The TTC is about to run out of streetcars.
As ridership continues to grow, the commission announced on Tuesday that it is increasing service on three dozen of its busiest bus and streetcar lines.
The changes necessitate putting eight more streetcars on the road during morning peak periods, and according to TTC planner Scott Haskill, that means that every operable streetcar in the aging fleet will now be in service during morning rush hour.
"We've used up all the streetcars we have," Haskill says.
"We have no more streetcars that we can add... until our new streetcars enter service next year."
The commission is awaiting the delivery of 204 high-capacity light rail vehicles, which are expected to start entering fare service in 2014. If streetcar lines require more frequent service before the new trams can be rolled out, the TTC will add buses along those routes instead. Haskill predicts that will start happening before the end of this year.
Ridership across the system is projected to reach a record-breaking 528 million in 2013, up from 514 million in 2012.
Normally, buses are only used on streetcar routes to cope with construction or other service disruptions.
While some people might take the shortage of streetcars as a sign that Toronto's transit system is stretched to the limit, Haskill says it's no cause for alarm.
"Most transit agencies, including us, run pretty tight on that sort of thing and that's not a surprise," he says.
"We don't have a lot of spare buses either. We can't afford to own lots of spare vehicles, nor do we have lots of extra operators hanging around who could run them."
He does concede that the new streetcars, which are 20 per cent longer than the biggest vehicles in the current fleet, will be more efficient than using buses to carry some of the load on busy streetcar lines.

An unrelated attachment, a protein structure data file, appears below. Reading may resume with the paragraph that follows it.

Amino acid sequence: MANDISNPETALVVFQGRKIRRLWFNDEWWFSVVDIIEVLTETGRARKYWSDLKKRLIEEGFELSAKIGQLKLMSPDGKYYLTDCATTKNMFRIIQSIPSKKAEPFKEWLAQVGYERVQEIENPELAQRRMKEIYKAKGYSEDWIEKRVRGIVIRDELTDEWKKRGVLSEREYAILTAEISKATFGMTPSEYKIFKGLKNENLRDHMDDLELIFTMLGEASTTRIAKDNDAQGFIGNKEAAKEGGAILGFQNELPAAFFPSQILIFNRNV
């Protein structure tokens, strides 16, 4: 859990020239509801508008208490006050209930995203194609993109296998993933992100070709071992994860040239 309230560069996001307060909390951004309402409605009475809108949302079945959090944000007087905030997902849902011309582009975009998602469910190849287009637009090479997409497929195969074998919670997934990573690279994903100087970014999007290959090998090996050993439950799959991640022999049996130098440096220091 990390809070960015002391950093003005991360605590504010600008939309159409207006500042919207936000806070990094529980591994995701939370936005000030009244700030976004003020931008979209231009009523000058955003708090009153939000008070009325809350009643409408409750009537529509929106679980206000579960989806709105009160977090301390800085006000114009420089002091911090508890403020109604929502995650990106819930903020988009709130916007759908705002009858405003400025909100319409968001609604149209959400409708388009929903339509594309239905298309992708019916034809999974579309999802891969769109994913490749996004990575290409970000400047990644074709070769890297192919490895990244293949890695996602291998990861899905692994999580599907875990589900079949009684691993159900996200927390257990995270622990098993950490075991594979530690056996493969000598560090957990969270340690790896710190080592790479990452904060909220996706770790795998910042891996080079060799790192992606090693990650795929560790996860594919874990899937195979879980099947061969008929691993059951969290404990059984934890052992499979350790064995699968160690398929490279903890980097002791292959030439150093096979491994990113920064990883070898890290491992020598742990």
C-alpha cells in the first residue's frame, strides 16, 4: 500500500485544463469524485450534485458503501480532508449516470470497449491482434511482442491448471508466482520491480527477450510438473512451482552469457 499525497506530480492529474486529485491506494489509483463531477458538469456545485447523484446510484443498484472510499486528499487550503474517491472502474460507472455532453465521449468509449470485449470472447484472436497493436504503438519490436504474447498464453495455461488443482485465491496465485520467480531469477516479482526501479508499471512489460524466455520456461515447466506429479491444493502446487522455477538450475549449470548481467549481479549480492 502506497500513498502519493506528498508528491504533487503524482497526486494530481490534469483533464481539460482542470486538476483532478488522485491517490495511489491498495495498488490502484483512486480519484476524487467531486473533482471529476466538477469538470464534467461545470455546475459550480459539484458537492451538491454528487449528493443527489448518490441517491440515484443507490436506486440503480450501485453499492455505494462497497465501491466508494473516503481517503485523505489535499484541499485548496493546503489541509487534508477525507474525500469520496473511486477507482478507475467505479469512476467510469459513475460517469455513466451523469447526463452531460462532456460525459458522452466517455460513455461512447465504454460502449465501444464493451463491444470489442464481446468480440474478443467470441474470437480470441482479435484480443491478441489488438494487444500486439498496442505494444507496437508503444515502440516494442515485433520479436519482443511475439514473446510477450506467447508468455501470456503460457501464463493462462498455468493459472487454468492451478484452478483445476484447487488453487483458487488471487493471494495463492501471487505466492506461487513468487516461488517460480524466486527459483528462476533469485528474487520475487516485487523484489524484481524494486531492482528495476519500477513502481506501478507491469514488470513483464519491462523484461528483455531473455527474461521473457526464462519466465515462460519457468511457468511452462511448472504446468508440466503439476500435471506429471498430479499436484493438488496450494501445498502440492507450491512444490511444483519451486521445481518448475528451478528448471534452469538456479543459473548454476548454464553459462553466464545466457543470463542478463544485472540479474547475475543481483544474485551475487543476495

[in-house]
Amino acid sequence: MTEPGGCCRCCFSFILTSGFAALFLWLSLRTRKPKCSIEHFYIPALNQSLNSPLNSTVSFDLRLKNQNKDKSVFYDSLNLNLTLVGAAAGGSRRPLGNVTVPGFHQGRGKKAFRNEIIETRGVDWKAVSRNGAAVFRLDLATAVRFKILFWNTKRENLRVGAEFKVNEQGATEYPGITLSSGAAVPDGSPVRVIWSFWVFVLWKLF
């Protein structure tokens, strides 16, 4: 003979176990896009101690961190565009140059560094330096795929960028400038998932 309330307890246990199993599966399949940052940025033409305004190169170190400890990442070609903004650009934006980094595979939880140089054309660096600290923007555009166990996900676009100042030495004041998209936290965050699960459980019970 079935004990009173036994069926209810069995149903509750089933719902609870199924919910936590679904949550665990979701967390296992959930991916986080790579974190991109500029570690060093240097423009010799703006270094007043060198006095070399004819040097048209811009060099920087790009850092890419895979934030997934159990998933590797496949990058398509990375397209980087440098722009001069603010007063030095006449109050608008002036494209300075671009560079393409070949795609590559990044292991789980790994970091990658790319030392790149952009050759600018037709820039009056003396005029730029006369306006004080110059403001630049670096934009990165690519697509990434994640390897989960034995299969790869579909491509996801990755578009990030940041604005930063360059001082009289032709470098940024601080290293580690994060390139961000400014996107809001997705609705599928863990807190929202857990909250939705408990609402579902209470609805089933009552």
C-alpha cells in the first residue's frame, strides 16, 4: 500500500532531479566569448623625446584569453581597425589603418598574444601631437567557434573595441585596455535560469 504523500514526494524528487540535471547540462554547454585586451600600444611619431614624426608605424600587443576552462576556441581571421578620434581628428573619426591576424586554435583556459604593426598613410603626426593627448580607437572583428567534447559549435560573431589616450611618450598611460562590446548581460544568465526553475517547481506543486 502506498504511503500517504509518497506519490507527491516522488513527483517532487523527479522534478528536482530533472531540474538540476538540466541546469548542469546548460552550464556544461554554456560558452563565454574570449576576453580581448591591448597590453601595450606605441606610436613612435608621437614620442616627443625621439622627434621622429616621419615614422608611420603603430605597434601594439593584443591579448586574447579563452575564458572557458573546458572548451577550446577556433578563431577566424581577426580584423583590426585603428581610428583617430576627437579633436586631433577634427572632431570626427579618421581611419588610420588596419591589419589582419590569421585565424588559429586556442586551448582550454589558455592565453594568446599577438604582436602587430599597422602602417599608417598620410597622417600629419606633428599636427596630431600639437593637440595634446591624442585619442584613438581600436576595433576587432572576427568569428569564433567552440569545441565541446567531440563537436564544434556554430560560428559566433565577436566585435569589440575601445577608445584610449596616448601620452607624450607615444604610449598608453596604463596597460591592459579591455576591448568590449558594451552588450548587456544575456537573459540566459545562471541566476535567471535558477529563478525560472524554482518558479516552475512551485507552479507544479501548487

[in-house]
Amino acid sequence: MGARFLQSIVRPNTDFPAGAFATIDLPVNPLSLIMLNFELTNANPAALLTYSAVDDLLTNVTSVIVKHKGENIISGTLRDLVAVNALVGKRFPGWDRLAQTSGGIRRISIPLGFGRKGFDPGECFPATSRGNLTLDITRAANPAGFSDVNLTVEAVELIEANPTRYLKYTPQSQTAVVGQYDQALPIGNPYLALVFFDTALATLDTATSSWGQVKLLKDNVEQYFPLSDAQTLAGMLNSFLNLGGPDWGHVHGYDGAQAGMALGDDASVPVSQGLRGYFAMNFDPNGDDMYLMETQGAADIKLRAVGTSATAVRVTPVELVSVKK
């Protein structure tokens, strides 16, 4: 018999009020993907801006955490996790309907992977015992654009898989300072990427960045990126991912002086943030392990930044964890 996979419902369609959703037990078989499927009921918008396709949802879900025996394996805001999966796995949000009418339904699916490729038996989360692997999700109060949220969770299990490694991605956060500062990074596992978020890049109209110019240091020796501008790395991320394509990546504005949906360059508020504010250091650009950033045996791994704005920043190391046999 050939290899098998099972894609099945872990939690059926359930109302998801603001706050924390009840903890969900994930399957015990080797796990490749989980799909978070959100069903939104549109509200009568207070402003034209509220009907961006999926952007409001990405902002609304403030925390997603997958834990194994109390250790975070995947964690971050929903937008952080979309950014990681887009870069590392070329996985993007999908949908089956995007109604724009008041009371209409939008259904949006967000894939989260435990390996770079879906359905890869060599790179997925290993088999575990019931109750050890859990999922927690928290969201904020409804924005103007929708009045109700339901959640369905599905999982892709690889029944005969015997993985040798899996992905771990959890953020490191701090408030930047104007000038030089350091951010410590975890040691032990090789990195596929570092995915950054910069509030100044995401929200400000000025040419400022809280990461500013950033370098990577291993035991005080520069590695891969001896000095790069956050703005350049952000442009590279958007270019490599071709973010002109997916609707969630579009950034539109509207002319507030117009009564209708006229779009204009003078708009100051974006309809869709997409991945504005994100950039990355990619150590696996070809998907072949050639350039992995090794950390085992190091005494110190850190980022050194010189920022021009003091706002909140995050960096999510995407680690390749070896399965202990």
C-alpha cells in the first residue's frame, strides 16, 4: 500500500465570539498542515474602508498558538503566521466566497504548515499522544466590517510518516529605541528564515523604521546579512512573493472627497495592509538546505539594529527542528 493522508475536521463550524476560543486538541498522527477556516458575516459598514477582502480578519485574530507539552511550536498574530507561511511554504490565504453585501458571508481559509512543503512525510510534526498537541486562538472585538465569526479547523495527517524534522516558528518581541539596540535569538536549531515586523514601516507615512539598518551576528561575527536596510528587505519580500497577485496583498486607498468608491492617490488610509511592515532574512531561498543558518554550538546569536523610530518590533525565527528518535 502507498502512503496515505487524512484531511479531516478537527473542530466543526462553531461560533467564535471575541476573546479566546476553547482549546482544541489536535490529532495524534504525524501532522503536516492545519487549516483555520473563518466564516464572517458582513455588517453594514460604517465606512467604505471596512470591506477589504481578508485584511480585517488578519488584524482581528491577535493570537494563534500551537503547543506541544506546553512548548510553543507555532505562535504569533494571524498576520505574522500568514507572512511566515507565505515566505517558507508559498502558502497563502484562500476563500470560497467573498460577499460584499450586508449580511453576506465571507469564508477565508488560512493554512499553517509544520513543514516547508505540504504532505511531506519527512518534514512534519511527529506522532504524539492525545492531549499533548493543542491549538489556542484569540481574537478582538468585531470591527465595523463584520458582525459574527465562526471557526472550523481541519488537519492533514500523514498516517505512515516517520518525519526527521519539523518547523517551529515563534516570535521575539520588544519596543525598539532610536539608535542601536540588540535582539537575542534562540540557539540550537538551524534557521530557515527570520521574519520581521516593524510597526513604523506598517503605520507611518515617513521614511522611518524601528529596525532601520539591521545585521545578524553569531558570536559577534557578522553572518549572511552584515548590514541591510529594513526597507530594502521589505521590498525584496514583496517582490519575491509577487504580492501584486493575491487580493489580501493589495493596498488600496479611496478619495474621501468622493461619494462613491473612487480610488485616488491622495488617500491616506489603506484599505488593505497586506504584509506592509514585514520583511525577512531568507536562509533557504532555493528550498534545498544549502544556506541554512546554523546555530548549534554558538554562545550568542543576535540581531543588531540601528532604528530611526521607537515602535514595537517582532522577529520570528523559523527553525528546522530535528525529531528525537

"We need the high capacity vehicles on our streetcar routes, plain and simple. A bus helps out absolutely, but it doesn't carry nearly as many people as a streetcar," Haskill says.
Transit blogger Steve Munro believes the streetcar shortage is a sign that the commission is "hanging on by the skin of its teeth" as it waits for the new fleet to arrive.
"They can kind of just squeeze by," he says, "but it's awfully tight."
At a cost of $1.2 billion, plus millions more in curb alterations and other infrastructure work, the purchase of the new vehicles has been controversial ever since council ordered them from Bombardier in 2009. But the TTC maintains that they're needed to cope with ever-increasing ridership growth.
Most of the service improvements announced Tuesday came into effect on March 31, and will ease crowding on five streetcar and 30 bus lines, including busy routes like the 501 Queen, 504 King, 29 Dufferin, and the 45 Kipling. Most of the changes impact off-peak service only.
In each instance, changes have been made after passenger counts determined the routes were at or exceeding the commission's loading standards. The TTC sets targets of 36 and 54 passengers per bus during off-peak and peak hours, respectively. On its longest streetcars, the standard is 61 riders during off-peak times, and 108 during peak times.
A TTC spokesperson could not immediately tell NOW the cost of the increased service, but said it had been accounted for in the commission's 2013 budget.